The short answer: Why bother? The shorter answer: Why not?
Toyota says the Prius is neat because you don't have to plug it in–it charges itself when running on gas. But what if you could plug it in? If you could fully charge a set of supplementary batteries overnight from household current and do the next day's errands purely on volts? (The gas engine will stay off under 35 mph if you have enough battery life and you're gentle on the throttle.)
CalCars, a California eco-car consortium that has converted a handful of Priuses to plug-in models, is about to issue a free do-it-yourself instruction dossier with photos, a video and a shopping list of all the components you need. The hardware will cost you about $3,000, a third of it for a trunkload of lead-acid electric-bike batteries (so Costco runs are out). It´s not a weekend project, but anyone comfortable working with high voltages can do it. The mod won´t void your car´s warranty entirely, but don´t expect the dealer to help if you screw it up.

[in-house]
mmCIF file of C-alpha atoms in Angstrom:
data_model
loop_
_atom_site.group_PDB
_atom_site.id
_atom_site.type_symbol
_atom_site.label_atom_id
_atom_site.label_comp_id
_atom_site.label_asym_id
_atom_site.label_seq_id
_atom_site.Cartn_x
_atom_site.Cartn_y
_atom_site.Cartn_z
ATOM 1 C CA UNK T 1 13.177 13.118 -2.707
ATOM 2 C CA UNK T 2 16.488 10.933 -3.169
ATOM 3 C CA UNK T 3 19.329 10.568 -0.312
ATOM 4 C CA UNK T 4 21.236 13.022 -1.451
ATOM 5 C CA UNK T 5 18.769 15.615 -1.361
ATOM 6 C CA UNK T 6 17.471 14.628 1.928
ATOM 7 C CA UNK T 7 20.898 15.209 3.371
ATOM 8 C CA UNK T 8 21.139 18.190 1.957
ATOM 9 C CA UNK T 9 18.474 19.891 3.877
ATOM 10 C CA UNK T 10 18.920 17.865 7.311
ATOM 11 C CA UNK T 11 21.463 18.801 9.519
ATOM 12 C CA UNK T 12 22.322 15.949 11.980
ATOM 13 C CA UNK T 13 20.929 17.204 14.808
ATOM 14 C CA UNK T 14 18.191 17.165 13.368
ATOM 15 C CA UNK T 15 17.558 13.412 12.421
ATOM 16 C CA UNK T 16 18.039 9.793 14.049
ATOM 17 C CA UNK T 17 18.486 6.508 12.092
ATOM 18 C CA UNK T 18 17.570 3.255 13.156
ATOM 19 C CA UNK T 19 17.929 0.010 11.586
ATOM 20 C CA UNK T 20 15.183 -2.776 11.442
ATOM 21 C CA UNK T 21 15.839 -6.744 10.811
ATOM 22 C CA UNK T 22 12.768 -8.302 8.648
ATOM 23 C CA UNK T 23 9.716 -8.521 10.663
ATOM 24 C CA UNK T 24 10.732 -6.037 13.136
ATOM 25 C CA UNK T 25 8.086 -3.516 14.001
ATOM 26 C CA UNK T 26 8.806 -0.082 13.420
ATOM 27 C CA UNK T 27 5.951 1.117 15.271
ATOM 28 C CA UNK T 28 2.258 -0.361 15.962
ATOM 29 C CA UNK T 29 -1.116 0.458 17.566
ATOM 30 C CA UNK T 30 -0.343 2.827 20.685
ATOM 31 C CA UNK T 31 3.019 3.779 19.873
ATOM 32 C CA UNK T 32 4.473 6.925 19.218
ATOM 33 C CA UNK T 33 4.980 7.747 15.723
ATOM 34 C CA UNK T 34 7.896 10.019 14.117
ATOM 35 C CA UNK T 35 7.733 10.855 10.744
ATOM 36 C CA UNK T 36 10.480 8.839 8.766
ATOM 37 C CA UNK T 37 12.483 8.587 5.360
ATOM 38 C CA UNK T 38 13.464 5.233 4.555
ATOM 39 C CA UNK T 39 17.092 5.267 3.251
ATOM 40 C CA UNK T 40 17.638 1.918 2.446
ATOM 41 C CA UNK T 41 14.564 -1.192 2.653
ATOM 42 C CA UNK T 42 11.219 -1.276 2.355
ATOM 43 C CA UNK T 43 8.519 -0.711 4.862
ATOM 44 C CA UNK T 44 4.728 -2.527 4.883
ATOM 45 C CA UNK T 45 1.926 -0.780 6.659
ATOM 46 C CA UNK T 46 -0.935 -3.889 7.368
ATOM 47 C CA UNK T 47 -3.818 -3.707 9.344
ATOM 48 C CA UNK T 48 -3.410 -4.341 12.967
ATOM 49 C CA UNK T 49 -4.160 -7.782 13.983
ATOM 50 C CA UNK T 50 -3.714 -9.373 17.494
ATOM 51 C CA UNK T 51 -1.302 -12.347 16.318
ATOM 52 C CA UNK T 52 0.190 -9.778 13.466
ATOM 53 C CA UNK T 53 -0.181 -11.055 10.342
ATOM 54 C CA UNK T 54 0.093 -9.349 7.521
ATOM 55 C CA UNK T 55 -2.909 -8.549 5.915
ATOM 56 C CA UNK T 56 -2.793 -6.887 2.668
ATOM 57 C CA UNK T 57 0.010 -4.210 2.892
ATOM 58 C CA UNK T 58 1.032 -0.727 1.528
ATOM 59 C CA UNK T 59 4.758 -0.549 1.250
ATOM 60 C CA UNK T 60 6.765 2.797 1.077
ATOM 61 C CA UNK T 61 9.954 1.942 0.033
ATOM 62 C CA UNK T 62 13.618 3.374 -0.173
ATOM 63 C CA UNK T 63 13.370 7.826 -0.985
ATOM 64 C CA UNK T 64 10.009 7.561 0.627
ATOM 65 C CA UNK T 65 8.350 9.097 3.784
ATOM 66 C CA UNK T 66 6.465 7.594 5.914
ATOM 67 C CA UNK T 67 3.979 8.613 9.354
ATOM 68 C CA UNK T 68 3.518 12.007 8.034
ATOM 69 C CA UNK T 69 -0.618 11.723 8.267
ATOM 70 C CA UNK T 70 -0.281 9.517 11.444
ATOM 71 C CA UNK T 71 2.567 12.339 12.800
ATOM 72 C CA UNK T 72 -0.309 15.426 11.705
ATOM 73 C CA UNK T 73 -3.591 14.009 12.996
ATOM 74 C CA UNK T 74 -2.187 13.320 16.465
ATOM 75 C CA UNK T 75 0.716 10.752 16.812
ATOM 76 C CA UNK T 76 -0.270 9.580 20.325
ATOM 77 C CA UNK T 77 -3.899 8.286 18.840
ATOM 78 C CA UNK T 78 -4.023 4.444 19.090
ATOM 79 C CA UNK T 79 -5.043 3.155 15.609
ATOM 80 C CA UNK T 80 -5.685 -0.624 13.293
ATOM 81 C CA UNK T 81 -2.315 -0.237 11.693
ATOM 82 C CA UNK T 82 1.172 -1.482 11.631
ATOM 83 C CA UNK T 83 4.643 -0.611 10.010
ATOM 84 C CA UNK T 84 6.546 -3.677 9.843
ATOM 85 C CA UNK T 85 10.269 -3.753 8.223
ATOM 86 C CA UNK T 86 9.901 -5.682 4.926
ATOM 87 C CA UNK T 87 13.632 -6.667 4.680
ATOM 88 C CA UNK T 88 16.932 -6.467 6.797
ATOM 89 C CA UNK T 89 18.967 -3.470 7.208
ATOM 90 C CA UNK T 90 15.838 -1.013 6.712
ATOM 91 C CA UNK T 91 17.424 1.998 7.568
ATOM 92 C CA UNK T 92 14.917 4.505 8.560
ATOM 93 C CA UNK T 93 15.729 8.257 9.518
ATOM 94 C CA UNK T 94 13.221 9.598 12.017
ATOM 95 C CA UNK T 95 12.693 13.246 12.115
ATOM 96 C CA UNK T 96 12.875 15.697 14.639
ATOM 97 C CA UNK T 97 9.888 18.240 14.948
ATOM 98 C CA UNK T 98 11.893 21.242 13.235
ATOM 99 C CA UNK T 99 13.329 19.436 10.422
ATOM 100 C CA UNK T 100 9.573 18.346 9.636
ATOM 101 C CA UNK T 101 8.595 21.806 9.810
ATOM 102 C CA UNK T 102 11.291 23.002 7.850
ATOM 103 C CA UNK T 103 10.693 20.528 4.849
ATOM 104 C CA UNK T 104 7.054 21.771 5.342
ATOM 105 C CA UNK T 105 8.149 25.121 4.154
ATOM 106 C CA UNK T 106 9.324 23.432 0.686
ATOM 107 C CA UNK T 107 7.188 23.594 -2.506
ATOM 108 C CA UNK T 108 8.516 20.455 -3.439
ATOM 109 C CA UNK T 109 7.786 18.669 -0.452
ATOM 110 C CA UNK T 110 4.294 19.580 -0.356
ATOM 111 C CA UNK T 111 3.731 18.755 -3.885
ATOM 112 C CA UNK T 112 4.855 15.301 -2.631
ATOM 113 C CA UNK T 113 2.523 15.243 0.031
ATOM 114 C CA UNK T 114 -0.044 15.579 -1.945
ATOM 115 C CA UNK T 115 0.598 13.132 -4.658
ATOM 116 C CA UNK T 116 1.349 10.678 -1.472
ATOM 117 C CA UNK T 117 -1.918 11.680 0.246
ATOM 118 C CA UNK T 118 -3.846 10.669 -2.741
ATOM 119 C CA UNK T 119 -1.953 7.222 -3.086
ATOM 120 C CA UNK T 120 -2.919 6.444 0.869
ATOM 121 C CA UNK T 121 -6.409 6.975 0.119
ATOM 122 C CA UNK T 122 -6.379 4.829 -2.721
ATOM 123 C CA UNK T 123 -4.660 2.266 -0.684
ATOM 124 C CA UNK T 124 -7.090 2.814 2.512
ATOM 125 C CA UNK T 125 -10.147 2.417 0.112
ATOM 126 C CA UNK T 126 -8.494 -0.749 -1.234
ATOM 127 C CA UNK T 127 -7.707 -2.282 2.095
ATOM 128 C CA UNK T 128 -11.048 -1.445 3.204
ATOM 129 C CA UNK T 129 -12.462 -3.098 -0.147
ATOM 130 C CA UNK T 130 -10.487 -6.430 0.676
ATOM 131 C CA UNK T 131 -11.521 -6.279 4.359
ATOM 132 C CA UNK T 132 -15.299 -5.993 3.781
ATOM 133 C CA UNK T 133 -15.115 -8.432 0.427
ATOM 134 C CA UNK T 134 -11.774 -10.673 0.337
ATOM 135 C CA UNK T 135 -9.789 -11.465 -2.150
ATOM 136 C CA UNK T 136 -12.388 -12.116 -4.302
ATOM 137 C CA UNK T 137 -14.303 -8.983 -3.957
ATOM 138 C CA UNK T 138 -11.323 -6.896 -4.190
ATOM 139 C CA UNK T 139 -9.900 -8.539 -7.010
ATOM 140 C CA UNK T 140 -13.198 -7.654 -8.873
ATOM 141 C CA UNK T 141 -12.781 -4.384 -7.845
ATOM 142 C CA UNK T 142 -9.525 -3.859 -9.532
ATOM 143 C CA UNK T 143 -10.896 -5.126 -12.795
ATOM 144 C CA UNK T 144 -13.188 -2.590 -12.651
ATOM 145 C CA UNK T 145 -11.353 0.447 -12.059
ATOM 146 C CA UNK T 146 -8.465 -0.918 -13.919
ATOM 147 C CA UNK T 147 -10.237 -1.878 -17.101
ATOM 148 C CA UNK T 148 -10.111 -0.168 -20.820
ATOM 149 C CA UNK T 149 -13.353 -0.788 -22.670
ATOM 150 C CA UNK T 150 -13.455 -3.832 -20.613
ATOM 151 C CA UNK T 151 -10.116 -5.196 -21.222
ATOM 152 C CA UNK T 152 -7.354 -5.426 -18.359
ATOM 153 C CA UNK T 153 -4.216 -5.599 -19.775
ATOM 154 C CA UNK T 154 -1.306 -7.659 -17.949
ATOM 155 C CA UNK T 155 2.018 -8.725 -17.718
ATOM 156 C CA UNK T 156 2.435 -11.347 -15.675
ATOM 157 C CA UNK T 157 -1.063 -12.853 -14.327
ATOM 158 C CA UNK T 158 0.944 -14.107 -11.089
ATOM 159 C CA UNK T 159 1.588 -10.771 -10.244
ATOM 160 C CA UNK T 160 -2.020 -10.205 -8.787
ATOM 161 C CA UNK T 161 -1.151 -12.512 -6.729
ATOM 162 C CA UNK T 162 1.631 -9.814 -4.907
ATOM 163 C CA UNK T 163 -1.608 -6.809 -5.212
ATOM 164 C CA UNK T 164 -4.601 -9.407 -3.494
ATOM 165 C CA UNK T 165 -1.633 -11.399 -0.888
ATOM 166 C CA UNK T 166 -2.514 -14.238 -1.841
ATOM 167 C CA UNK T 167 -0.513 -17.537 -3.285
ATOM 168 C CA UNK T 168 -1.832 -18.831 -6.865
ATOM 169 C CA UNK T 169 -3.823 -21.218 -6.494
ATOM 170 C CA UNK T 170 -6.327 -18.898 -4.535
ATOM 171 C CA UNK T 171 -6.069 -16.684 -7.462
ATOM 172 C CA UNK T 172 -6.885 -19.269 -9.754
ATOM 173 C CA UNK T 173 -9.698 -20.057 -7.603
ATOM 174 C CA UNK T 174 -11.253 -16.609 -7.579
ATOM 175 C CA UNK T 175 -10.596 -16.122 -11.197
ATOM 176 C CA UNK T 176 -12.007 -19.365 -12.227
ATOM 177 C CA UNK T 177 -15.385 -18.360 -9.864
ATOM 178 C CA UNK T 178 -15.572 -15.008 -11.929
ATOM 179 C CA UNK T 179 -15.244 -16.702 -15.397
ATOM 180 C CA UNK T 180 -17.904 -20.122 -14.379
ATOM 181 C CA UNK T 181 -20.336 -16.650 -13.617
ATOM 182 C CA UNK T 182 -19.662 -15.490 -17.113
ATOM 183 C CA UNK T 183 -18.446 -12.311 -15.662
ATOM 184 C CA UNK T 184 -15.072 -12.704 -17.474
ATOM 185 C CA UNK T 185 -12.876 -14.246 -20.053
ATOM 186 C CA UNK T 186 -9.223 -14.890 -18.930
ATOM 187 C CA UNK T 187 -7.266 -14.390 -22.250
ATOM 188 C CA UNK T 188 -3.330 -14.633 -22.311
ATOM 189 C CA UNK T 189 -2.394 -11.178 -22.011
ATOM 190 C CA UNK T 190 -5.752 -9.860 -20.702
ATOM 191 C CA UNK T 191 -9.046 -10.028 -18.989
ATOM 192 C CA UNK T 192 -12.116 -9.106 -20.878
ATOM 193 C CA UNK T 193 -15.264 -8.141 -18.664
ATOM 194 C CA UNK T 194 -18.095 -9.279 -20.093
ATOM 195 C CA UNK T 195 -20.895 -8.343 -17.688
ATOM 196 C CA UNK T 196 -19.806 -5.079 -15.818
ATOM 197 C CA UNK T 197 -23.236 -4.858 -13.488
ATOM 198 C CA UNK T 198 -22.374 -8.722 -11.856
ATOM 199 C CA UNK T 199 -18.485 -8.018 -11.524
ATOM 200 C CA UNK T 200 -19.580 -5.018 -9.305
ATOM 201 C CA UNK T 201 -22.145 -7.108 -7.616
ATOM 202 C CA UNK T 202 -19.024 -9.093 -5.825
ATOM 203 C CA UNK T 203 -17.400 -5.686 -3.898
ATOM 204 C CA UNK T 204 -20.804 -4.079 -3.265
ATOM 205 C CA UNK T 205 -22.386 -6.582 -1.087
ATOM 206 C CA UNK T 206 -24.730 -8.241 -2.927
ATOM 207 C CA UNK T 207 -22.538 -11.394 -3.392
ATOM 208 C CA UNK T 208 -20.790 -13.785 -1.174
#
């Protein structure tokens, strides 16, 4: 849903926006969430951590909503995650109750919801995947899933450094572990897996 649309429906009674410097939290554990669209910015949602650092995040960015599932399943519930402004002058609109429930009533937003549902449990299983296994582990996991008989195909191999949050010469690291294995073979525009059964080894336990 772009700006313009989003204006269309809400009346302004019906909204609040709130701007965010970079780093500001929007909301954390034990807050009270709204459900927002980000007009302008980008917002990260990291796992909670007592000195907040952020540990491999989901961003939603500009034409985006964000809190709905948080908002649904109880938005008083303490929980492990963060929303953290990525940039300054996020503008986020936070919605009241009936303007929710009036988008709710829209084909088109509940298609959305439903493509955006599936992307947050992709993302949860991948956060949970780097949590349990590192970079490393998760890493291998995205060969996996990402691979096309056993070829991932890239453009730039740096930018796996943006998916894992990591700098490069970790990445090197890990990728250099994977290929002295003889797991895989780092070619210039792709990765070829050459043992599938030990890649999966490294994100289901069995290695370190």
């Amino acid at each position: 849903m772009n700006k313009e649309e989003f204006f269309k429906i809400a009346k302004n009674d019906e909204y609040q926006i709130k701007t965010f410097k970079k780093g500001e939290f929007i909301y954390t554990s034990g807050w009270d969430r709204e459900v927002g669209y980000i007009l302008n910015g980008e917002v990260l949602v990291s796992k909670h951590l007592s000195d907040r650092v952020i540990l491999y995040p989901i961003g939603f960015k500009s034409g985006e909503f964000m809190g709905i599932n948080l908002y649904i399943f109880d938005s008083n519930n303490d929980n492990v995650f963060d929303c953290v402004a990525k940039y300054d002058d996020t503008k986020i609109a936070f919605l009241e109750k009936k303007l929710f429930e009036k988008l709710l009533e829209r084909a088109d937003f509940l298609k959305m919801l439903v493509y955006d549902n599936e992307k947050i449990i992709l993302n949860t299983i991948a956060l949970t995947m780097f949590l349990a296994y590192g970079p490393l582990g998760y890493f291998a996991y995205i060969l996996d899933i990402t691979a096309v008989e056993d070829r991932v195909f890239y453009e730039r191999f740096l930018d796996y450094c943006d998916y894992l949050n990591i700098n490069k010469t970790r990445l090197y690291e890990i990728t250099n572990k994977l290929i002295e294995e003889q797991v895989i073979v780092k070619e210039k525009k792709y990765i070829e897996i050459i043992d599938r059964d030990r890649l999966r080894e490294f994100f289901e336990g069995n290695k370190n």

So for the price of a perfectly good used Corolla (plus the Prius´s $22,000 price tag), you have a plug-in hybrid that can take a trip of less than 10 miles on electricity alone. But you can still
go as far as your gas engine will take you-averaging as much as 75 mpg, according to CalCars. Is it worth the bother? That´s up to you.